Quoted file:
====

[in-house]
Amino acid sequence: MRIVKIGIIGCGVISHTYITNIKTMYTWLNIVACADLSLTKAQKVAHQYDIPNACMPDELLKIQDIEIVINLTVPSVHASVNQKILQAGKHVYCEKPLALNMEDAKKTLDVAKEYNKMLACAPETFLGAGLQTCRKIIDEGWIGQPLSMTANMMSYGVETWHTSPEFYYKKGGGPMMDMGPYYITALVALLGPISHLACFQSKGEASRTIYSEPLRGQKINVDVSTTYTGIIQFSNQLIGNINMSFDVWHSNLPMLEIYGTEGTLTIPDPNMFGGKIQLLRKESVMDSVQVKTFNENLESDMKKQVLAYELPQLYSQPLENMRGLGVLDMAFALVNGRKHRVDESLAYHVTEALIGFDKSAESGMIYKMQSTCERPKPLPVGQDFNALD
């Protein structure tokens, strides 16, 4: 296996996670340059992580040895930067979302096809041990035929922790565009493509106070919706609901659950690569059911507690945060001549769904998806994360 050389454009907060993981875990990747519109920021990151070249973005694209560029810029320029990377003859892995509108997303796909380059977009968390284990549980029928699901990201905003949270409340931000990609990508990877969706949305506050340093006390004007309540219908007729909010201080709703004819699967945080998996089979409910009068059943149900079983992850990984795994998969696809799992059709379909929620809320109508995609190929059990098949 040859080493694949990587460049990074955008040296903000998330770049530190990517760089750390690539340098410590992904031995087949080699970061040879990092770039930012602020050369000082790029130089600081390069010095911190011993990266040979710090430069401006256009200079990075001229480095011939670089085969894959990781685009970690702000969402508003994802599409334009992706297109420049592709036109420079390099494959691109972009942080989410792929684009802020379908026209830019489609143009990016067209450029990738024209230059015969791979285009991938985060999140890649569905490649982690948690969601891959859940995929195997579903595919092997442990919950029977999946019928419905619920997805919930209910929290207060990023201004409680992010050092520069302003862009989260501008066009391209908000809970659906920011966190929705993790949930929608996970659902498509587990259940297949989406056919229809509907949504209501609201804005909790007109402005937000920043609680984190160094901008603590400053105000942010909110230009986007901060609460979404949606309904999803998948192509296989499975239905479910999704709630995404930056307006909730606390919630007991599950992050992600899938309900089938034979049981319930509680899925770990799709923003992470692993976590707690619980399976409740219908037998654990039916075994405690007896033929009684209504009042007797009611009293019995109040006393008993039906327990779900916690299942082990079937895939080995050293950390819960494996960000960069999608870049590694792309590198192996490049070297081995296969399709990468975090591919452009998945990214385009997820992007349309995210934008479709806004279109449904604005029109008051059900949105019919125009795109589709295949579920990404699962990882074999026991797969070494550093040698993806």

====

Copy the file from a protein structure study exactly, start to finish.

[in-house]
Amino acid sequence: MRIVKIGIIGCGVISHTYITNIKTMYTWLNIVACADLSLTKAQKVAHQYDIPNACMPDELLKIQDIEIVINLTVPSVHASVNQKILQAGKHVYCEKPLALNMEDAKKTLDVAKEYNKMLACAPETFLGAGLQTCRKIIDEGWIGQPLSMTANMMSYGVETWHTSPEFYYKKGGGPMMDMGPYYITALVALLGPISHLACFQSKGEASRTIYSEPLRGQKINVDVSTTYTGIIQFSNQLIGNINMSFDVWHSNLPMLEIYGTEGTLTIPDPNMFGGKIQLLRKESVMDSVQVKTFNENLESDMKKQVLAYELPQLYSQPLENMRGLGVLDMAFALVNGRKHRVDESLAYHVTEALIGFDKSAESGMIYKMQSTCERPKPLPVGQDFNALD
């Protein structure tokens, strides 16, 4: 296996996670340059992580040895930067979302096809041990035929922790565009493509106070919706609901659950690569059911507690945060001549769904998806994360 050389454009907060993981875990990747519109920021990151070249973005694209560029810029320029990377003859892995509108997303796909380059977009968390284990549980029928699901990201905003949270409340931000990609990508990877969706949305506050340093006390004007309540219908007729909010201080709703004819699967945080998996089979409910009068059943149900079983992850990984795994998969696809799992059709379909929620809320109508995609190929059990098949 040859080493694949990587460049990074955008040296903000998330770049530190990517760089750390690539340098410590992904031995087949080699970061040879990092770039930012602020050369000082790029130089600081390069010095911190011993990266040979710090430069401006256009200079990075001229480095011939670089085969894959990781685009970690702000969402508003994802599409334009992706297109420049592709036109420079390099494959691109972009942080989410792929684009802020379908026209830019489609143009990016067209450029990738024209230059015969791979285009991938985060999140890649569905490649982690948690969601891959859940995929195997579903595919092997442990919950029977999946019928419905619920997805919930209910929290207060990023201004409680992010050092520069302003862009989260501008066009391209908000809970659906920011966190929705993790949930929608996970659902498509587990259940297949989406056919229809509907949504209501609201804005909790007109402005937000920043609680984190160094901008603590400053105000942010909110230009986007901060609460979404949606309904999803998948192509296989499975239905479910999704709630995404930056307006909730606390919630007991599950992050992600899938309900089938034979049981319930509680899925770990799709923003992470692993976590707690619980399976409740219908037998654990039916075994405690007896033929009684209504009042007797009611009293019995109040006393008993039906327990779900916690299942082990079937895939080995050293950390819960494996960000960069999608870049590694792309590198192996490049070297081995296969399709990468975090591919452009998945990214385009997820992007349309995210934008479709806004279109449904604005029109008051059900949105019919125009795109589709295949579920990404699962990882074999026991797969070494550093040698993806």